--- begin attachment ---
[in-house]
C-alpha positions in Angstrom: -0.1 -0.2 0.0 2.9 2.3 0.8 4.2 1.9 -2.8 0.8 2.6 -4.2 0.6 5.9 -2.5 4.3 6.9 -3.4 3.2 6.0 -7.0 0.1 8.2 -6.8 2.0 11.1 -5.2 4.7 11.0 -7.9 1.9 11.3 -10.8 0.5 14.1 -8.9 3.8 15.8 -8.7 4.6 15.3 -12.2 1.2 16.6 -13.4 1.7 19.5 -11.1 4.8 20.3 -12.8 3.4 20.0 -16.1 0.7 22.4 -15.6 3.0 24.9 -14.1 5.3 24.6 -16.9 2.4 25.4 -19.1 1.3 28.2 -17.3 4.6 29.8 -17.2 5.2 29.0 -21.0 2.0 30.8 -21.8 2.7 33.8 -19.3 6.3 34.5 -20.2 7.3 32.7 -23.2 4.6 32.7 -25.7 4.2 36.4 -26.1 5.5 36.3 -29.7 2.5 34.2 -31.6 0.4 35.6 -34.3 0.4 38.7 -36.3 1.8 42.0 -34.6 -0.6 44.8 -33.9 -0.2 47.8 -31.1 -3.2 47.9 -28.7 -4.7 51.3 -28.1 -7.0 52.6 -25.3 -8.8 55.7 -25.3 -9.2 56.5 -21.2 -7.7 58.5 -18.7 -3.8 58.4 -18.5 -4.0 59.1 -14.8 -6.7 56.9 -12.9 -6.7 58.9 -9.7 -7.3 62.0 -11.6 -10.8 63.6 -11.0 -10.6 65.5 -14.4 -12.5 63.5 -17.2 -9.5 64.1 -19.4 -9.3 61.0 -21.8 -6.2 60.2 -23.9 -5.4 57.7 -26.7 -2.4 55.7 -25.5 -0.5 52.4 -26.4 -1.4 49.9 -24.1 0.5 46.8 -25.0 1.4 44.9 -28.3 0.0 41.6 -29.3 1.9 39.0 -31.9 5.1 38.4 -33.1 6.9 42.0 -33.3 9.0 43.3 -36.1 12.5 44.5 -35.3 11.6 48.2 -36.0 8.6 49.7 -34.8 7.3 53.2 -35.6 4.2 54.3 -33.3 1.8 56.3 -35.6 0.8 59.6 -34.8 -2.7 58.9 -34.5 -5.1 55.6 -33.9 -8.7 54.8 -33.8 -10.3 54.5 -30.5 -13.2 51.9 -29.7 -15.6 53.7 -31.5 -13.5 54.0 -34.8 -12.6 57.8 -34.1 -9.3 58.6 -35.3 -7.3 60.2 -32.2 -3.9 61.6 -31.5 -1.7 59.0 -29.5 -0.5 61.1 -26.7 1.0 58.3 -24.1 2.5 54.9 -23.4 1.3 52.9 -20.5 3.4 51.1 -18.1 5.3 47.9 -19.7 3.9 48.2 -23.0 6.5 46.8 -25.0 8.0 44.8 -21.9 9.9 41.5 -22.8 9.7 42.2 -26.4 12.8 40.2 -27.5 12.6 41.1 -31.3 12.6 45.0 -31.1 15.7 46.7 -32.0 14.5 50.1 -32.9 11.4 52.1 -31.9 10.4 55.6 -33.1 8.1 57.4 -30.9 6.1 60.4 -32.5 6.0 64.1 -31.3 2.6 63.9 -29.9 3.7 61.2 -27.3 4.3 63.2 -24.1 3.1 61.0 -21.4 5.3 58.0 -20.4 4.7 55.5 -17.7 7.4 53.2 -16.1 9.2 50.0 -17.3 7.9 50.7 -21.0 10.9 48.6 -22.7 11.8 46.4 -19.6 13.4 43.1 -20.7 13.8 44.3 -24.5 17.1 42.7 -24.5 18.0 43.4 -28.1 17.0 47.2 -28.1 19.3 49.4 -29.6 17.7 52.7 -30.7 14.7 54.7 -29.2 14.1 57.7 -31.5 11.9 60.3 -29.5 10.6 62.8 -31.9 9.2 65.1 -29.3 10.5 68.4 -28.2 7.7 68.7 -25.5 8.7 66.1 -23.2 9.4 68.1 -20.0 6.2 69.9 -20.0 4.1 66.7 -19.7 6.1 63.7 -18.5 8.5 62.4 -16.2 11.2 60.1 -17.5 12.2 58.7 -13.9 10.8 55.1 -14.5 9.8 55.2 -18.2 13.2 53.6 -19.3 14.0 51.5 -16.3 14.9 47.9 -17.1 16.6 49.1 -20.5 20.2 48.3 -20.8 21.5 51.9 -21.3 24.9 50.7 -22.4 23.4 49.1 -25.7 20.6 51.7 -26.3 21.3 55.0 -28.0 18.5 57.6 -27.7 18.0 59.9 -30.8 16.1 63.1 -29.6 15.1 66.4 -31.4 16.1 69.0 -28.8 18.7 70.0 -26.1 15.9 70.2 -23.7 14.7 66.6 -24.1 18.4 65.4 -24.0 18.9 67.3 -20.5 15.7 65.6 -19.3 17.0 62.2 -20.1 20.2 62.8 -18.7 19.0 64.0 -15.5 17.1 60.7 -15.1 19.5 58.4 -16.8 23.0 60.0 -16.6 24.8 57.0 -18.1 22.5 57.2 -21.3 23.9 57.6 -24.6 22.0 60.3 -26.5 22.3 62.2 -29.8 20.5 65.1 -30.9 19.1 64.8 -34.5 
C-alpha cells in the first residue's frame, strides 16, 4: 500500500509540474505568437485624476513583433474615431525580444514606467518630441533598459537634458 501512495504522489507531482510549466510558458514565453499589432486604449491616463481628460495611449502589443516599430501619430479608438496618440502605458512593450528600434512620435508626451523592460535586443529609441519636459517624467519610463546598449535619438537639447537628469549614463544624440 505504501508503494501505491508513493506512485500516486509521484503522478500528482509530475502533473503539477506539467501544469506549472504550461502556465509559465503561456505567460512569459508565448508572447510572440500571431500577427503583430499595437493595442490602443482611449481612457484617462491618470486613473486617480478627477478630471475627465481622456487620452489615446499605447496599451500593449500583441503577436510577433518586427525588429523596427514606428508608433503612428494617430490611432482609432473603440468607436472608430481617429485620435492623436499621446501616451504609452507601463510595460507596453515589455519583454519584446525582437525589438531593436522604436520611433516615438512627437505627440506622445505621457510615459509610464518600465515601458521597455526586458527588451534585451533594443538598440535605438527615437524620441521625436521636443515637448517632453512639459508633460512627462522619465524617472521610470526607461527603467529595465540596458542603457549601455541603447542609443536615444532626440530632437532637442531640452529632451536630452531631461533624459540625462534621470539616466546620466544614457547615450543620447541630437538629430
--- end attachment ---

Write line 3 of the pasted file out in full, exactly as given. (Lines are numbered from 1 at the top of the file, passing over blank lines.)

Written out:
C-alpha cells in the first residue's frame, strides 16, 4: 500500500509540474505568437485624476513583433474615431525580444514606467518630441533598459537634458 501512495504522489507531482510549466510558458514565453499589432486604449491616463481628460495611449502589443516599430501619430479608438496618440502605458512593450528600434512620435508626451523592460535586443529609441519636459517624467519610463546598449535619438537639447537628469549614463544624440 505504501508503494501505491508513493506512485500516486509521484503522478500528482509530475502533473503539477506539467501544469506549472504550461502556465509559465503561456505567460512569459508565448508572447510572440500571431500577427503583430499595437493595442490602443482611449481612457484617462491618470486613473486617480478627477478630471475627465481622456487620452489615446499605447496599451500593449500583441503577436510577433518586427525588429523596427514606428508608433503612428494617430490611432482609432473603440468607436472608430481617429485620435492623436499621446501616451504609452507601463510595460507596453515589455519583454519584446525582437525589438531593436522604436520611433516615438512627437505627440506622445505621457510615459509610464518600465515601458521597455526586458527588451534585451533594443538598440535605438527615437524620441521625436521636443515637448517632453512639459508633460512627462522619465524617472521610470526607461527603467529595465540596458542603457549601455541603447542609443536615444532626440530632437532637442531640452529632451536630452531631461533624459540625462534621470539616466546620466544614457547615450543620447541630437538629430